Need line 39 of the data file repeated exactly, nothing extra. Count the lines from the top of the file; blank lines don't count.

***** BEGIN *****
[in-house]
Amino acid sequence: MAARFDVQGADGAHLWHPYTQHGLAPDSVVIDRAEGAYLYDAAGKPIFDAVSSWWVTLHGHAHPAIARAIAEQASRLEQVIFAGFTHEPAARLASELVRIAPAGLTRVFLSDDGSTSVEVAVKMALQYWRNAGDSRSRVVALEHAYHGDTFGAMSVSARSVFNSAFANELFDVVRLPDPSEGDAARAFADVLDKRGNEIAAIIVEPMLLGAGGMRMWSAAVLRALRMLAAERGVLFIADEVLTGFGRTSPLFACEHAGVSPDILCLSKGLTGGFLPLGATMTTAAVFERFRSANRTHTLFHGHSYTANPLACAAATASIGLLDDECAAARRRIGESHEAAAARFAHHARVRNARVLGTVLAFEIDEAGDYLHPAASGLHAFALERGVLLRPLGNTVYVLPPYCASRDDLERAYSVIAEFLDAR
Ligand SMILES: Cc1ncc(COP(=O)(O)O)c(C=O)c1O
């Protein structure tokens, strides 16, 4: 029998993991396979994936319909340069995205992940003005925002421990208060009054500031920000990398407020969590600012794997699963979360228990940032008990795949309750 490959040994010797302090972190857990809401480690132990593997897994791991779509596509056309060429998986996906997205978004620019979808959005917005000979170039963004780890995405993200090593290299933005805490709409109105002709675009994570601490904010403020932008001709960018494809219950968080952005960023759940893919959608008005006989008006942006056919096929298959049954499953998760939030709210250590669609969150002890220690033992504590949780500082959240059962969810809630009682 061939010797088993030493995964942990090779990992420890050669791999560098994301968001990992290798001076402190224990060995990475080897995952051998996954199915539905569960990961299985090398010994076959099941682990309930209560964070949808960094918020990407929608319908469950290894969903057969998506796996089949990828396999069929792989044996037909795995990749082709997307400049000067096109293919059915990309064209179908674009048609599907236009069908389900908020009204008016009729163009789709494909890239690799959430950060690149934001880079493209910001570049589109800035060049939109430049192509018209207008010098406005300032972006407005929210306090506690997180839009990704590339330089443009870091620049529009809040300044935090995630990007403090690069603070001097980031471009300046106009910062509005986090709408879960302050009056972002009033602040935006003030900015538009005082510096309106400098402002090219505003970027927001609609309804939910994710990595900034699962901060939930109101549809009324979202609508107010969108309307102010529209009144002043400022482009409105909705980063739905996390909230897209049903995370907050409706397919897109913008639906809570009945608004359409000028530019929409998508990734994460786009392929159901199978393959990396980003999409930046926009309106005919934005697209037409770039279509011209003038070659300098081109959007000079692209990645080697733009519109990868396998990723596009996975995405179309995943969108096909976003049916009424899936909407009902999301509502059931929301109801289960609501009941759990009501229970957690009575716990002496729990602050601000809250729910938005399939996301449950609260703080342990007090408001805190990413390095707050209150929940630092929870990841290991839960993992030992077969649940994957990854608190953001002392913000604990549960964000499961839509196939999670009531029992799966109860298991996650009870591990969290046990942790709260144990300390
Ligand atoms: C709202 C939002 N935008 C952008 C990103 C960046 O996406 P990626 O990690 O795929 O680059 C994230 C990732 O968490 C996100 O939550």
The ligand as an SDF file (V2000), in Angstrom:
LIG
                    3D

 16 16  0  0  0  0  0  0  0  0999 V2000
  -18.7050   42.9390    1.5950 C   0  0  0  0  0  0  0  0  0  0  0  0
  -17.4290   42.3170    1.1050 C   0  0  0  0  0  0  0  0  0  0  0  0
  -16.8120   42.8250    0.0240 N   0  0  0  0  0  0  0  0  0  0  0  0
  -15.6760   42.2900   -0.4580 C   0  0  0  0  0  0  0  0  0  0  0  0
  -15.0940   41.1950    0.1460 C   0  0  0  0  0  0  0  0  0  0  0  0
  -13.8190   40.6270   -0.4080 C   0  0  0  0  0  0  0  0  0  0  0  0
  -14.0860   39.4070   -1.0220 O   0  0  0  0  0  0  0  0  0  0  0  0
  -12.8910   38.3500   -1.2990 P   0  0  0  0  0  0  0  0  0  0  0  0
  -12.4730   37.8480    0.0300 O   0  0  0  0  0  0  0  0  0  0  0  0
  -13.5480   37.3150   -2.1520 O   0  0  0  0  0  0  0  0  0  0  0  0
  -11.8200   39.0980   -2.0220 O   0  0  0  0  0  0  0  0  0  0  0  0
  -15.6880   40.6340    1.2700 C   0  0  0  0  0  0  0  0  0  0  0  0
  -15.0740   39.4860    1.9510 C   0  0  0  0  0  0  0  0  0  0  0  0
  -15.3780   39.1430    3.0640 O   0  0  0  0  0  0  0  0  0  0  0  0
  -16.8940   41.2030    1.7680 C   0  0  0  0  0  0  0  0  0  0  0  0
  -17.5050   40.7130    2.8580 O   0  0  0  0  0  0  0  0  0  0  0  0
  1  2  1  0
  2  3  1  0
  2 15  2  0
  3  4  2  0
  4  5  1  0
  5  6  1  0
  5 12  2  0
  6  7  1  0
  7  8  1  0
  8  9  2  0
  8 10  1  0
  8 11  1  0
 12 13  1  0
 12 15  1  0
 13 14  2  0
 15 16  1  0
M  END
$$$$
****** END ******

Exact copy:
 12 15  1  0